Imagine a man named William Jones, born in 1948, who is celebrating his 66th birthday today by filing to collect Social Security at full retirement age. William’s final salary was $50,000 per year, although when he started working in 1968 he was only earning $7,304 annually.
For the past 46 years William has had Social Security withheld from his paycheck. When he first started, the total Social Security withholding was only 7.6%, which for William was $46.26 of his $609 monthly paycheck. On his last pay stub, the government took 12.4%, or $516.67 of his $4,167 monthly salary.
Because William was not subject to the current 12.4% withholding during his entire working career, his Social Security benefit will receive a more generous return than any of today’s young people will receive.
Social Security withholding is split into an employee portion and an employer portion. But practically speaking for the employer, both portions are just additional costs of hiring the employee. Neither gross nor net wages would change if technically the employee or the employer were paying the entire amount.
William’s lifetime withholding totaled $152,068. In today’s dollars, that means William paid $260,163 to Social Security.
This withholding qualifies William to receive $24,180 a year, just under half of his former salary. When he dies, only if Williams has a surviving spouse whose earning record was smaller than his will this benefit survive him.
Many have said that Social Security is a Ponzi scheme with no lockbox that is going bankrupt. But the real way to test is what would have happened had William been allowed to keep his Social Security benefit and invest it in a private IRA account.
We computed this hypothetical return in an age-appropriate portfolio between the S&P 500 Stock Index and the US Aggregate Bond Index. With only a monthly contribution of his Social Security withholding, by age 66 William’s portfolio would have grown to $1,431,487.
With a safe withdrawal rate at age 66 of 4.43%, this IRA would give William an income of $63,415 per year rising with inflation. On average this withdrawal rate would be sustainable until William’s 101st birthday. But at his average life expectancy at age 84, he would leave an estate that would still be over a million dollars in today’s dollars.
To be clear, Social Security offers William only $24,180 a year, half of his former salary. In contrast, this IRA account would allow him to retire with $1.4 million and a 27% raise as well as leaving a legacy for his heirs.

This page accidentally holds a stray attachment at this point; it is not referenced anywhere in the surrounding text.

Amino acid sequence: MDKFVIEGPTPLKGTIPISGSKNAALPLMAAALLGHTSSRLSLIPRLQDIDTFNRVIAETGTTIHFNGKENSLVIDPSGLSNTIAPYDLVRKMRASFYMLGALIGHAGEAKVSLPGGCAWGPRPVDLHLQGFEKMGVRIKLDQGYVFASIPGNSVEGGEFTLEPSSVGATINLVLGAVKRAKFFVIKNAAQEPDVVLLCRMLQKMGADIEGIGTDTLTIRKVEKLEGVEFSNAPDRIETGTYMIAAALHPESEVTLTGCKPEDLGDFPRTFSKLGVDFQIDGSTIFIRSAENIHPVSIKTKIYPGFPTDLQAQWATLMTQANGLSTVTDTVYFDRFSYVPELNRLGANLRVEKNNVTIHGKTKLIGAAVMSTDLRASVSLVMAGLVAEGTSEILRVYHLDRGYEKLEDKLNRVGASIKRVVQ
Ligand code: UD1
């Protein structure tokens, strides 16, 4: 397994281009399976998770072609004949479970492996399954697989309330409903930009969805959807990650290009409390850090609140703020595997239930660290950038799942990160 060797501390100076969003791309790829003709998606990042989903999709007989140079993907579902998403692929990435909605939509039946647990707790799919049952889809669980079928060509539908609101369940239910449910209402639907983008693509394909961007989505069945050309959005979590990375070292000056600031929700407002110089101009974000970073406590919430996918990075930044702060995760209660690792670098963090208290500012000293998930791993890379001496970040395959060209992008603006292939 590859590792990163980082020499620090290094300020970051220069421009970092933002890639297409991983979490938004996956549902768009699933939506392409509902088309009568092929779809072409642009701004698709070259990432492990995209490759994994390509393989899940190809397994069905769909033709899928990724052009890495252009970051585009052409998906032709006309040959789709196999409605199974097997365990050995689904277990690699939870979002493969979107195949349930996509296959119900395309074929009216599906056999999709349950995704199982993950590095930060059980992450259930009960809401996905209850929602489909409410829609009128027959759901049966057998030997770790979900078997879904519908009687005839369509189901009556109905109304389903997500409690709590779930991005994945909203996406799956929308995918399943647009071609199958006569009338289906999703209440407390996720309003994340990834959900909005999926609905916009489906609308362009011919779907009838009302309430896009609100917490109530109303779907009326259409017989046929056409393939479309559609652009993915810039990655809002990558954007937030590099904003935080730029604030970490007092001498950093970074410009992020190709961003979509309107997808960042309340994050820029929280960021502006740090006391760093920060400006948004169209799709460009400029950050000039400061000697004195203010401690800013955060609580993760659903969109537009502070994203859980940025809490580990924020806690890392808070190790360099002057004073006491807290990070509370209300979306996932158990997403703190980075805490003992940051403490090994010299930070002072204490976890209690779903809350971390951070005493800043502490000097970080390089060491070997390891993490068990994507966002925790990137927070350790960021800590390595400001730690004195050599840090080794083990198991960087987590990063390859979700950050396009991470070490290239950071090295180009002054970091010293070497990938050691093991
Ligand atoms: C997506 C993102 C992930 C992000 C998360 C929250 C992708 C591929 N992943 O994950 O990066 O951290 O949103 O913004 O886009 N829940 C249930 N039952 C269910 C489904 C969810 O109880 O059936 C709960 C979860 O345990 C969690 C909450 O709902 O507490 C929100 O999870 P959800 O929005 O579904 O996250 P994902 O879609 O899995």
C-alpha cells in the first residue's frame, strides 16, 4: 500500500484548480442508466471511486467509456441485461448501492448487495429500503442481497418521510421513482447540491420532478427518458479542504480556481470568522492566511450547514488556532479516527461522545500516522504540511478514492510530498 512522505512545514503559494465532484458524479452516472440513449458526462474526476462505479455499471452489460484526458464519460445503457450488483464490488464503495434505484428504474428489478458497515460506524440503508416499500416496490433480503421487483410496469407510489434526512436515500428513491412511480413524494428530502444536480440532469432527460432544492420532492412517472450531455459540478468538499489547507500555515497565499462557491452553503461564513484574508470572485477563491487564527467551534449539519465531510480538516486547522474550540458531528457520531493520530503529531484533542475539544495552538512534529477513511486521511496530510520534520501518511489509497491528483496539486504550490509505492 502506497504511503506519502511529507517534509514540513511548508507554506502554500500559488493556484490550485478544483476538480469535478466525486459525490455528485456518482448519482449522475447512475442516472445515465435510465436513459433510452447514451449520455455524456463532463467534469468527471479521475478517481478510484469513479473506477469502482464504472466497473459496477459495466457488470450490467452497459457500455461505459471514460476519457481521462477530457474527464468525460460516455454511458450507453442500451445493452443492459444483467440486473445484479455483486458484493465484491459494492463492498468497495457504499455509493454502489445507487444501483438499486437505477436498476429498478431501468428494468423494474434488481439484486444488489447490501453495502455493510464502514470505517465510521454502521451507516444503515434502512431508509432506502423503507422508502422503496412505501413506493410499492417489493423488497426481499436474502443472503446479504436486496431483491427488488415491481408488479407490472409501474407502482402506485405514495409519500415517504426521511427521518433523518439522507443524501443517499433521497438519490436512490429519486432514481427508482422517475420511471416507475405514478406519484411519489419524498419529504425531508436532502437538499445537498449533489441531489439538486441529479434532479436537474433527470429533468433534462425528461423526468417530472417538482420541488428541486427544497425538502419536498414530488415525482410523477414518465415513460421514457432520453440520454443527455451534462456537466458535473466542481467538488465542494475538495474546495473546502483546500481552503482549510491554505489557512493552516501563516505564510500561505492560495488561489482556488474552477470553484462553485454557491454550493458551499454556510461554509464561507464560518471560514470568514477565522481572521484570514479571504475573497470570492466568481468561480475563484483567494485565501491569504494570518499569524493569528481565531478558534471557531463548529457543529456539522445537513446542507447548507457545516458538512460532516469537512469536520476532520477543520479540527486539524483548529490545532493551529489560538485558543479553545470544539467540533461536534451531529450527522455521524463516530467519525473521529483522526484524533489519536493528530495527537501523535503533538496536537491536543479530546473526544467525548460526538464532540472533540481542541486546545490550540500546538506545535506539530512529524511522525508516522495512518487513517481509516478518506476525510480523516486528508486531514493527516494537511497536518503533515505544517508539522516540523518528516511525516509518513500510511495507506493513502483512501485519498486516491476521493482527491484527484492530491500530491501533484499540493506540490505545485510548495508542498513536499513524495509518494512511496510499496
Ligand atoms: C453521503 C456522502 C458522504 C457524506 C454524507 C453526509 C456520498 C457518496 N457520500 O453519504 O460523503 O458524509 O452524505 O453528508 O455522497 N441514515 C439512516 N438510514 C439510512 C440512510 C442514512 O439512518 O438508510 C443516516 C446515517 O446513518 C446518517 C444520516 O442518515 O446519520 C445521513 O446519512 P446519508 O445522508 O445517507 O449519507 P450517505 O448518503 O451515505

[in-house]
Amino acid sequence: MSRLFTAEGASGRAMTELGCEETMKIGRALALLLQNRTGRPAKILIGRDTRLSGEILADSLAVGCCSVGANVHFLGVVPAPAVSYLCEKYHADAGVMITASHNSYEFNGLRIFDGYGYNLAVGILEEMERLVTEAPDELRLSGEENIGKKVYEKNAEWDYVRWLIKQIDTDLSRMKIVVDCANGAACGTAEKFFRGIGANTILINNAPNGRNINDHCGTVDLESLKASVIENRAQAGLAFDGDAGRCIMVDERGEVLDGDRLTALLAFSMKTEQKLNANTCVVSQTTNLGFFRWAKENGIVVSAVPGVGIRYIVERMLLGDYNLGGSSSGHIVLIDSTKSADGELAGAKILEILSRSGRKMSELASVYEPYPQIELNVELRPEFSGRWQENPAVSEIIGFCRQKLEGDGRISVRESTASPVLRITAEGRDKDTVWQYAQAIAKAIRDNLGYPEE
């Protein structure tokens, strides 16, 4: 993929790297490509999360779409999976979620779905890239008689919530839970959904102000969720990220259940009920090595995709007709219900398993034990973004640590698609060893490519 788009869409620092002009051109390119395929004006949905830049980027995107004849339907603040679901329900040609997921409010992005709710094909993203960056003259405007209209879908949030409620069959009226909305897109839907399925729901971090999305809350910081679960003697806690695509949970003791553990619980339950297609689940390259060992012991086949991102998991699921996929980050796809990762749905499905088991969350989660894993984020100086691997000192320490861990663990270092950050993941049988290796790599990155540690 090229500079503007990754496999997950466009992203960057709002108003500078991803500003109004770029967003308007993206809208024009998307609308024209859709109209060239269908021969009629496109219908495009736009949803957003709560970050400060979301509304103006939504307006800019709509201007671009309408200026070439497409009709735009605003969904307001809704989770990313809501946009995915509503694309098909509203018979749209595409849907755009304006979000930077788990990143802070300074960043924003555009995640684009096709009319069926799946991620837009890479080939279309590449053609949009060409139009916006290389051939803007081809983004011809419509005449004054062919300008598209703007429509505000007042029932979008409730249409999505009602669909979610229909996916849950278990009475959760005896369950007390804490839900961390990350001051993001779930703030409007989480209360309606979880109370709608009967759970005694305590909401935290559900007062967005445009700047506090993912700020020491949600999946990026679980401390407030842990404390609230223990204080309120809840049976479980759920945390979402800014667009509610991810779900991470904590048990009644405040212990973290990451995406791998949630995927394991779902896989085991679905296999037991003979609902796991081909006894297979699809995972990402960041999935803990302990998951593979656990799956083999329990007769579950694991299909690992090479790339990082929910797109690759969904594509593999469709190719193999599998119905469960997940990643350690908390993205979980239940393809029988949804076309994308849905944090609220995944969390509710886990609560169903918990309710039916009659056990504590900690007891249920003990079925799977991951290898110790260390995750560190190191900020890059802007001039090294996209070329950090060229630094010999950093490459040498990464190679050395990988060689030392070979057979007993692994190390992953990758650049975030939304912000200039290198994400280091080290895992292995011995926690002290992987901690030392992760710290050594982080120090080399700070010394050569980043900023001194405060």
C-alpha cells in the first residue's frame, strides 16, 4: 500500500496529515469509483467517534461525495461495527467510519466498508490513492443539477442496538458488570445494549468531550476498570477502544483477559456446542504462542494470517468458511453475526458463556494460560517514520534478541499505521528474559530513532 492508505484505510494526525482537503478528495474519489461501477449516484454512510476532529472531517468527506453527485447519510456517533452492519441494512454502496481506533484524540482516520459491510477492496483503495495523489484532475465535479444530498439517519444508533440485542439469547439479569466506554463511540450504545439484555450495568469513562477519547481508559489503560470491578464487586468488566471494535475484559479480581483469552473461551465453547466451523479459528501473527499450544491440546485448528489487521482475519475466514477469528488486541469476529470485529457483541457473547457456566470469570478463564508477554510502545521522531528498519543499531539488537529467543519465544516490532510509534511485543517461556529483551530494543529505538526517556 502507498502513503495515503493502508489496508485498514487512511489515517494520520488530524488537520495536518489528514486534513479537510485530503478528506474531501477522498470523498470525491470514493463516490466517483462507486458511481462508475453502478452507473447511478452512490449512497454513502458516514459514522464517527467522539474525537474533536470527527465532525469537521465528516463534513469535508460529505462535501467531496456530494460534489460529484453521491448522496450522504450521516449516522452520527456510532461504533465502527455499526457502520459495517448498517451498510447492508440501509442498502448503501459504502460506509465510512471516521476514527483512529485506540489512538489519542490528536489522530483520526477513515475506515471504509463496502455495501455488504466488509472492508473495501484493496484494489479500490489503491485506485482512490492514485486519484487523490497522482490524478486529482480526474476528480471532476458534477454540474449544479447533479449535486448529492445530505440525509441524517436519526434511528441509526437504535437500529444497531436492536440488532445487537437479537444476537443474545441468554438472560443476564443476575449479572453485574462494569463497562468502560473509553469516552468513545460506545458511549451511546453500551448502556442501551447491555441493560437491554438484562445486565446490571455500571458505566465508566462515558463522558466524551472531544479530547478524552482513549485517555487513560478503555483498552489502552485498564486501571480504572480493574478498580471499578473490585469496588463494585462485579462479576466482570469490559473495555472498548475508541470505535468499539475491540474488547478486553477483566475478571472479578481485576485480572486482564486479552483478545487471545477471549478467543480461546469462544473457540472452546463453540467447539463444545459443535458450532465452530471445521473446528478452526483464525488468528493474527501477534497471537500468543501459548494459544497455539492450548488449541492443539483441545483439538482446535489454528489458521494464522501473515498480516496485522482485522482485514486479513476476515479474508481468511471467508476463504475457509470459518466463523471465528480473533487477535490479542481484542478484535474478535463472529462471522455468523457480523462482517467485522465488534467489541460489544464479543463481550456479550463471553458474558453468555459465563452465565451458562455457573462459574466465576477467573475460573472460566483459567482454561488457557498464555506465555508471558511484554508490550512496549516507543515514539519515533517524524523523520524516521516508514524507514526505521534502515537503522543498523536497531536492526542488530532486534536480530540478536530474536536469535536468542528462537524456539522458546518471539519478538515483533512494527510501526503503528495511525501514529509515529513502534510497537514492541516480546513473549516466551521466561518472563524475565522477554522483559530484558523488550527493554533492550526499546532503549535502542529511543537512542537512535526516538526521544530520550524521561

Workers under age 60 should tilt heavily toward stock investments. But even if William had blindly invested in 40% bonds, his portfolio would still have grown to $1,186,472, a yearly income of $52,561 rising with inflation.
Liberals have repeatedly characterized privatization as a risky venture and Social Security as the safe and responsible choice. But every 46-year investment horizon since Social Security was made law would have produced better returns had the withdrawals been invested privately. Even the Social Security withdrawals of average workers would produce millionaires if they were allowed to be saved and invested in private accounts.
Seen in the light of actual historical returns, the criticisms when Social Security was first proposed were legitimate. Social Security withdrawals have enslaved workers to depend on government largess when they could have been independently wealthy.
What is even more remarkable than the waste of the Social Security system is the inability of its supporters to face this historical evidence. Their preemptive rhetoric fails to address the massive missed opportunity costs of potential retirement planning.
Allowing workers to invest even half of their Social Security withdrawals in private accounts could have provided William a benefit larger than Social Security. Such privatization for younger workers would still free the other half of their withdrawals for confiscation by the government and income redistribution.